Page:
Monitoring the effect of watershed development and climate on coral reefs in the U.S. Virgin Islands using satellite based sensors
Monday, 14 December 2015
Poster Hall (Moscone South)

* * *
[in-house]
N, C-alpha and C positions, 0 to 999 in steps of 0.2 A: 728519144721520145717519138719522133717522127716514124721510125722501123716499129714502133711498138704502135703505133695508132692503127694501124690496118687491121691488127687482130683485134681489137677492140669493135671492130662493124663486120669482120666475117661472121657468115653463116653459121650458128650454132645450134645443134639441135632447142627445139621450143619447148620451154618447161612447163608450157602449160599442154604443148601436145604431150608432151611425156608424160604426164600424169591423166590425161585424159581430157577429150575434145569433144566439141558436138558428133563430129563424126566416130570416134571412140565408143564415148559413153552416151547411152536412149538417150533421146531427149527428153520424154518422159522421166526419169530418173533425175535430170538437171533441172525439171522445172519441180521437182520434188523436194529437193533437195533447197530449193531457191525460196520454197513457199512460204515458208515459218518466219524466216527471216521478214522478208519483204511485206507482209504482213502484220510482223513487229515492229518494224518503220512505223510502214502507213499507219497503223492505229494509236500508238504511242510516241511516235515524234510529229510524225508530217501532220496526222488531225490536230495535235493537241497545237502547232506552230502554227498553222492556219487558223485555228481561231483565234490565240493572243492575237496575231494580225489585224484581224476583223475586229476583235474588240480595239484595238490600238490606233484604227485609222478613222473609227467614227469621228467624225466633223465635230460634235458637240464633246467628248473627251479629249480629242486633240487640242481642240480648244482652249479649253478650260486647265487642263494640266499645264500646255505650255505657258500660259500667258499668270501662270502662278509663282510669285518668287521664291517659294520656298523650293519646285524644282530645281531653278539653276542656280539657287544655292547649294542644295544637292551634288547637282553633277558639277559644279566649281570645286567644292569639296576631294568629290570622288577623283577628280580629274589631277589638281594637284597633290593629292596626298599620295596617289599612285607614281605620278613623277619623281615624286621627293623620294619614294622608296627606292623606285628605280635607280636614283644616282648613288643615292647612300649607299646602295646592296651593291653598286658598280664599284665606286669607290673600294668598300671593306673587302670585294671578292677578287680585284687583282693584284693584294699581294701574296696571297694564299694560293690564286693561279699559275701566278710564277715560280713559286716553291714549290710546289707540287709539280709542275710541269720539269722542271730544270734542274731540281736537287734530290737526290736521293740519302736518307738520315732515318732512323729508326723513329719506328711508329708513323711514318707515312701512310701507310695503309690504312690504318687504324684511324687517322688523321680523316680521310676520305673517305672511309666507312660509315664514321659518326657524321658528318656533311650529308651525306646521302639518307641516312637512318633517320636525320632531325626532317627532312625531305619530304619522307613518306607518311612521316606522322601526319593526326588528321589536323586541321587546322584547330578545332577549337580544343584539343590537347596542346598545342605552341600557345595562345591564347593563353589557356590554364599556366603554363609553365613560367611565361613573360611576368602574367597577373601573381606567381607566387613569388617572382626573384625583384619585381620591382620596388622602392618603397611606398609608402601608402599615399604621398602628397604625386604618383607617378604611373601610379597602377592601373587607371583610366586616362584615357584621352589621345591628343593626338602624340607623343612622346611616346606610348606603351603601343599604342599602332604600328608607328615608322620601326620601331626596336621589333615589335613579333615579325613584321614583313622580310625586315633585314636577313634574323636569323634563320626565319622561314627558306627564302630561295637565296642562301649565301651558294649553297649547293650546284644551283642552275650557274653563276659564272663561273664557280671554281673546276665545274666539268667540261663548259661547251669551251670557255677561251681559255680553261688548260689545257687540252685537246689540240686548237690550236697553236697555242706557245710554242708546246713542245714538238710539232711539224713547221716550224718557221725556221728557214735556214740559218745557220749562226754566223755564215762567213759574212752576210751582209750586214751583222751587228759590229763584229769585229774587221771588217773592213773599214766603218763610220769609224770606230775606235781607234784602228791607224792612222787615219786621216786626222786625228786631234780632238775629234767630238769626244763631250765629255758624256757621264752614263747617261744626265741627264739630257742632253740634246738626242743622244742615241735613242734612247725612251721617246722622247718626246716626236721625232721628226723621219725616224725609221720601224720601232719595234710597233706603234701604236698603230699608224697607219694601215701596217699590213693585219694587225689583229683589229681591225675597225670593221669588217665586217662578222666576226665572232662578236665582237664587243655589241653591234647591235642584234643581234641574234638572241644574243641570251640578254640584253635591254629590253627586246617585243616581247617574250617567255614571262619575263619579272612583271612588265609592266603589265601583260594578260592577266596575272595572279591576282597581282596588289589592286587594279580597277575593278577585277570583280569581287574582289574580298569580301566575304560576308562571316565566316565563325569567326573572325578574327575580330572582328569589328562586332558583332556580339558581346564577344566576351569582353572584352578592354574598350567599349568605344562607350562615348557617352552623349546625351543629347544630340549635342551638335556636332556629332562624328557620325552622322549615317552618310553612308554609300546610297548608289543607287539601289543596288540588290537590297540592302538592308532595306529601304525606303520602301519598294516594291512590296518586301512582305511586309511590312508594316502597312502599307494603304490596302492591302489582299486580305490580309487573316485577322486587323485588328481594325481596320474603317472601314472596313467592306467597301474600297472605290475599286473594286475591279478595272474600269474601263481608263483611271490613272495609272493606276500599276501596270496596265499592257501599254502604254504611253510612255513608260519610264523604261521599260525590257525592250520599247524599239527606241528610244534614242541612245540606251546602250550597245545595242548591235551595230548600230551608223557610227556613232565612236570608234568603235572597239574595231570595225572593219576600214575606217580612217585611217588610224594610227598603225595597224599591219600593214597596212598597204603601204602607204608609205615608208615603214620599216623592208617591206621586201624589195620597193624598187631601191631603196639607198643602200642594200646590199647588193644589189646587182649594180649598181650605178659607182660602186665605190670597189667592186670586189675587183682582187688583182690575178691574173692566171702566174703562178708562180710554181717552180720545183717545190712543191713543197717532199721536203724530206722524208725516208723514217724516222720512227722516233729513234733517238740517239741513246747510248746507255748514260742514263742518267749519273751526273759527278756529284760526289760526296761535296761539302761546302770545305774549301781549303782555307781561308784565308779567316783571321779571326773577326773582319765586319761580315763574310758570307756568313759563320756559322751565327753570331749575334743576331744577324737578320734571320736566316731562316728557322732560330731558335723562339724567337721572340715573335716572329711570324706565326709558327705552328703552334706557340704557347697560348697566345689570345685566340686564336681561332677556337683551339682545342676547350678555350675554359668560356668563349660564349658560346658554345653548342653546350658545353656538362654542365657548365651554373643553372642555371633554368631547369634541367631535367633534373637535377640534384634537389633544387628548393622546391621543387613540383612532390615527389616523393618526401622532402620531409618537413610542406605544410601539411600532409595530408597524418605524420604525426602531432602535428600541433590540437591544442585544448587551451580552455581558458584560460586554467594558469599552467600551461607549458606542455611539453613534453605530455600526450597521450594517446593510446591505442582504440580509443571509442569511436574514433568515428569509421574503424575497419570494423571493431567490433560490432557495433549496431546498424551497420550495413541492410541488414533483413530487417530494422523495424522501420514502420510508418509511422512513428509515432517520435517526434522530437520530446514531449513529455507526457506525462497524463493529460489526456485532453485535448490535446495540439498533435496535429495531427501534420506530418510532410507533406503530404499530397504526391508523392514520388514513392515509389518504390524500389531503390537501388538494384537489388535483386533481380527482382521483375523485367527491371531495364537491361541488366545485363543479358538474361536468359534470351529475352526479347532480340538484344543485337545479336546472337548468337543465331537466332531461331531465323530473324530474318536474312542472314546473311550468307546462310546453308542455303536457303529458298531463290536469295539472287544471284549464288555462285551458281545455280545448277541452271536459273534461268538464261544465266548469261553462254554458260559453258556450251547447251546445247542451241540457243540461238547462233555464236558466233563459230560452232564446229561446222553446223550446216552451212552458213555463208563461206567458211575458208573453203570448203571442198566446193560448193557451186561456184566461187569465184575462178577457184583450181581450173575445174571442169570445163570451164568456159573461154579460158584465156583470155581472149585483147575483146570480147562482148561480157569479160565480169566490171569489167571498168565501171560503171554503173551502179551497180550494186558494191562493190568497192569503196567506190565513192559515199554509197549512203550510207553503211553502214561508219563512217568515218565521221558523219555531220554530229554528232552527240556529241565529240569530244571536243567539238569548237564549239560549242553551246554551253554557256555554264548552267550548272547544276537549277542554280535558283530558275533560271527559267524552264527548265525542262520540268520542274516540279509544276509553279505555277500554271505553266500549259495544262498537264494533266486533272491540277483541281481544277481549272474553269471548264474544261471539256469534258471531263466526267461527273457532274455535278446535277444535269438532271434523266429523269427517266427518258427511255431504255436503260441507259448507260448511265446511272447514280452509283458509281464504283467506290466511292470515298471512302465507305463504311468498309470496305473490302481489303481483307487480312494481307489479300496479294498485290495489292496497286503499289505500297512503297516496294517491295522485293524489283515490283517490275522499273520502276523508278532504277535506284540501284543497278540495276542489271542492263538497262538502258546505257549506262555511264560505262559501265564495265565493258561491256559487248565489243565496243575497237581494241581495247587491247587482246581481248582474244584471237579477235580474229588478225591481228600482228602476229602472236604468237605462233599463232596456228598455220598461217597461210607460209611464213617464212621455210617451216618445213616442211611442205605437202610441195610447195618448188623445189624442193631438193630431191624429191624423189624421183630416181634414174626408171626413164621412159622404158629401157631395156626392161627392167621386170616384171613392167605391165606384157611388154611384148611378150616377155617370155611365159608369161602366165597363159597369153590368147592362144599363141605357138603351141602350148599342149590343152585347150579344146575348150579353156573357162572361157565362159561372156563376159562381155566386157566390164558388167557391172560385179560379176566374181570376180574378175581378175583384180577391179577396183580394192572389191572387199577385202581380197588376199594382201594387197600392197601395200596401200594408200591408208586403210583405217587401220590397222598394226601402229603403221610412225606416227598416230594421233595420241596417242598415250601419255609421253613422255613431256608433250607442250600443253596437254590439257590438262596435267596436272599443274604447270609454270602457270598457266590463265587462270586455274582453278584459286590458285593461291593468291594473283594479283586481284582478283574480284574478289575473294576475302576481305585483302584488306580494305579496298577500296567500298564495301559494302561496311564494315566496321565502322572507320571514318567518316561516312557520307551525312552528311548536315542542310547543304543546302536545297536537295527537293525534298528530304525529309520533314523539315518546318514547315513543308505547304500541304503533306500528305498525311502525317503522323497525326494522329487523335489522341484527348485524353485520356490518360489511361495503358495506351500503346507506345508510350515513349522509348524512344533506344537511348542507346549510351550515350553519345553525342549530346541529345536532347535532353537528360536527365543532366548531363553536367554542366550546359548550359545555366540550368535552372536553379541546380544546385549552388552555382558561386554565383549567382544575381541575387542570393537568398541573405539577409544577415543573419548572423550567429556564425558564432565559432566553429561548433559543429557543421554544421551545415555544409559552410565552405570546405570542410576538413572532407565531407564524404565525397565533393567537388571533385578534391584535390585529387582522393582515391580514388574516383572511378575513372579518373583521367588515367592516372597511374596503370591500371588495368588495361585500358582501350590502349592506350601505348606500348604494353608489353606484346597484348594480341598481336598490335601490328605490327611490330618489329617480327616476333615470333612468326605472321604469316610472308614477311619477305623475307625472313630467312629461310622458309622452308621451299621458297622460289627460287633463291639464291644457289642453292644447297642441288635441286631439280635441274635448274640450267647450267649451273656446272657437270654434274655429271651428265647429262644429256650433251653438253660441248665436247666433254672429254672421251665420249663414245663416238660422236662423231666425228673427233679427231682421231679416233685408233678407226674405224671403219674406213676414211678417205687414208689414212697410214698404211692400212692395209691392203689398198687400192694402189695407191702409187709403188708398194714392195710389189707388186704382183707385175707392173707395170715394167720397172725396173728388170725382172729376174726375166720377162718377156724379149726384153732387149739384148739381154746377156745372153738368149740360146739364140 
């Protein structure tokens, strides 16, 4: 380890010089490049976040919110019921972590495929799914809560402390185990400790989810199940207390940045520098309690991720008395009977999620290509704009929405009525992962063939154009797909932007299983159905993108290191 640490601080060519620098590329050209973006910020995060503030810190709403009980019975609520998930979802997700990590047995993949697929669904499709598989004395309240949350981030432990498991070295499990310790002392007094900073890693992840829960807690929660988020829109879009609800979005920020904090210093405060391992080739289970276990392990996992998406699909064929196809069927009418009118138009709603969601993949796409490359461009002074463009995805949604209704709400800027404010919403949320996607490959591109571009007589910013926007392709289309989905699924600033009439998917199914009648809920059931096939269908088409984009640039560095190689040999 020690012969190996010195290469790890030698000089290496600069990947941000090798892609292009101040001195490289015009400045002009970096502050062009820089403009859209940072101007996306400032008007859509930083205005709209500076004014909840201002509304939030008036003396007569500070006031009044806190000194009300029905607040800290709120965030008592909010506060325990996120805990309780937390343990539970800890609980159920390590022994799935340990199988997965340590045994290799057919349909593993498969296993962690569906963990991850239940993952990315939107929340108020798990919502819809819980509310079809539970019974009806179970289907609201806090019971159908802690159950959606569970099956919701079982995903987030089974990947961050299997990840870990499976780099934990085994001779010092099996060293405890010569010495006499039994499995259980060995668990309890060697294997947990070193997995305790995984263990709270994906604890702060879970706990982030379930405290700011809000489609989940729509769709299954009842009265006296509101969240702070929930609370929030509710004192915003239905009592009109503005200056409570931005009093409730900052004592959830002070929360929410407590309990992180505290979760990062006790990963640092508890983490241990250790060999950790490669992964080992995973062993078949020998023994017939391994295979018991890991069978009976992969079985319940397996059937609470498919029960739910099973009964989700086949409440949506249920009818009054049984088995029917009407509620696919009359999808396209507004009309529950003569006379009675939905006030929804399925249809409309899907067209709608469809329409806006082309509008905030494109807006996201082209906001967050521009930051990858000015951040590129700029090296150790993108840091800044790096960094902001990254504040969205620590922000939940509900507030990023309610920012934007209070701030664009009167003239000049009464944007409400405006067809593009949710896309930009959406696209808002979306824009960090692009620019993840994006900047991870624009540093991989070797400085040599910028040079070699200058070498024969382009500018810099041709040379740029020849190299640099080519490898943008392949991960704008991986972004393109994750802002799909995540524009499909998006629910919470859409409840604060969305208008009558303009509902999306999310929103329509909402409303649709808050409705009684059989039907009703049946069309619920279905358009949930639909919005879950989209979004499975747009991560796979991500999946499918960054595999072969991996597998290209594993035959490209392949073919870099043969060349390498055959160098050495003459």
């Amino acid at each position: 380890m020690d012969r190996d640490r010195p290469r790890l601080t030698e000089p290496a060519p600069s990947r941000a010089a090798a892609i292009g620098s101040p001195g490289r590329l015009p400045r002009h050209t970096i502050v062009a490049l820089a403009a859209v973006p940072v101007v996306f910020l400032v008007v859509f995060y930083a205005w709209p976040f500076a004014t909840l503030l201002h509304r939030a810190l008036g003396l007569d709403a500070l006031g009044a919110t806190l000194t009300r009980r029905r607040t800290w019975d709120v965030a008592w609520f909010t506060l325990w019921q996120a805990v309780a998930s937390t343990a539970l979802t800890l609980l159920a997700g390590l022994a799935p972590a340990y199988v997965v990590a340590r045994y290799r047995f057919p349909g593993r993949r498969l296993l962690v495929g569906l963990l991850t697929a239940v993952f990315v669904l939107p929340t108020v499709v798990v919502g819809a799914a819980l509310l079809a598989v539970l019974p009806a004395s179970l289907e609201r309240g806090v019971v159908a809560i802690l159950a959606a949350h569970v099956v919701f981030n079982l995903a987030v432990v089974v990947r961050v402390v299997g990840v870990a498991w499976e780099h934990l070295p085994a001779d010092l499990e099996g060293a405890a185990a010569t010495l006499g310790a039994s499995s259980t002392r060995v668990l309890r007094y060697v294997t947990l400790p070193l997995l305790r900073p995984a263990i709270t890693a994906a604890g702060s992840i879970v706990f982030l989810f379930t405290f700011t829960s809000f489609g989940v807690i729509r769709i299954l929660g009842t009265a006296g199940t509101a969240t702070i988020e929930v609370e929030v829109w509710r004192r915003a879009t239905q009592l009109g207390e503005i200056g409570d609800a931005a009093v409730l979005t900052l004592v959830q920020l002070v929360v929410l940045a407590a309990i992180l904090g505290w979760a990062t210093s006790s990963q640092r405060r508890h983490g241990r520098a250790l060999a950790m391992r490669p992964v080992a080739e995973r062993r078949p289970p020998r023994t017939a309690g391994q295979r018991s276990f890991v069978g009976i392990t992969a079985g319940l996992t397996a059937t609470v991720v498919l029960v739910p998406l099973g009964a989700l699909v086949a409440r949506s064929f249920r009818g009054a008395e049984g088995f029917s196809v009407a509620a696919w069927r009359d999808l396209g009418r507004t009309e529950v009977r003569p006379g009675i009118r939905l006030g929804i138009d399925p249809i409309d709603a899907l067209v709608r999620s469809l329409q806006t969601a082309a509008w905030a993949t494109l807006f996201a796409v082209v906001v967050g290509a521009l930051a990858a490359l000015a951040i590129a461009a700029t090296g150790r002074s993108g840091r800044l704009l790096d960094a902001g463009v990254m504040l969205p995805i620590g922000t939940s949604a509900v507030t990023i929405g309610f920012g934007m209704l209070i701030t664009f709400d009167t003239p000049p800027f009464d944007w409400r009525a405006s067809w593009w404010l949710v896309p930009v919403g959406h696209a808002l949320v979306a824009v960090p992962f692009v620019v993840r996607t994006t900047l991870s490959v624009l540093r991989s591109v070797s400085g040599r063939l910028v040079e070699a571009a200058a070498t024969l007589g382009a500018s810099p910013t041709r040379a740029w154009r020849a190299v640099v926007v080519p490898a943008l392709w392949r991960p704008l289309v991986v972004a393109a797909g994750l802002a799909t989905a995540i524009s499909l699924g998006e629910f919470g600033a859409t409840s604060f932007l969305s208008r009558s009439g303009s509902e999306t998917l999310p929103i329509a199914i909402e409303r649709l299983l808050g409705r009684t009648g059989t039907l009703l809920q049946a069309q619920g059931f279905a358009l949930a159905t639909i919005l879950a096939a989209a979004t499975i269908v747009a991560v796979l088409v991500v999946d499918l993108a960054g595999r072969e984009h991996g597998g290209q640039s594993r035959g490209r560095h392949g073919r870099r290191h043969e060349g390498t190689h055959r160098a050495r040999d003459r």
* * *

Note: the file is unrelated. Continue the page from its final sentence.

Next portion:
Previous research in the US Virgin Islands (USVI) has demonstrated that land-based sources of pollution associated with watershed development are one of the primary causes of coral reef degradation. Combined with projections of increased storm frequency from climate change, coral reef communities are facing unprecedented pressures. Water quality is a key index that can be used to assess stress on these environments. Current assessment methods are based on in situ measurements, suggesting the need for more effective monitoring. Satellite remote sensing provides timely and spatially explicit information regarding changes in aquatic systems once the data is calibrated using in situ measurements. The challenges when utilizing high resolution satellite sensors to acquire data in USVI are accounting for atmospheric path radiance, absorption from optically complex particles in the water column, and bottom reflectance from various substrates. In this study, field and lab based data were collected from 18 sites within the Caribbean Sea across St. Thomas and St. John to characterize optical water quality parameters (WQPs) (suspended sediments, phytoplankton, and colored dissolved organic matter) and bottom reflectance of different substrates. Results show that the optical properties of these waters are a function of multiple WQPs with chlorophyll-a values ranging from 0.10 to 2.35 µg/l and total suspended matter (TSM) values between 8.97 and 15.70 mg/l. Currently, a regionally tiered bio-optical model is being developed to accurately quantify WQPs in St. Thomas and St. John using multispectral and hyperspectral satellite sensors. Successful generation of this model would strongly advance tools for near-real-time and long-term monitoring at large spatial scales.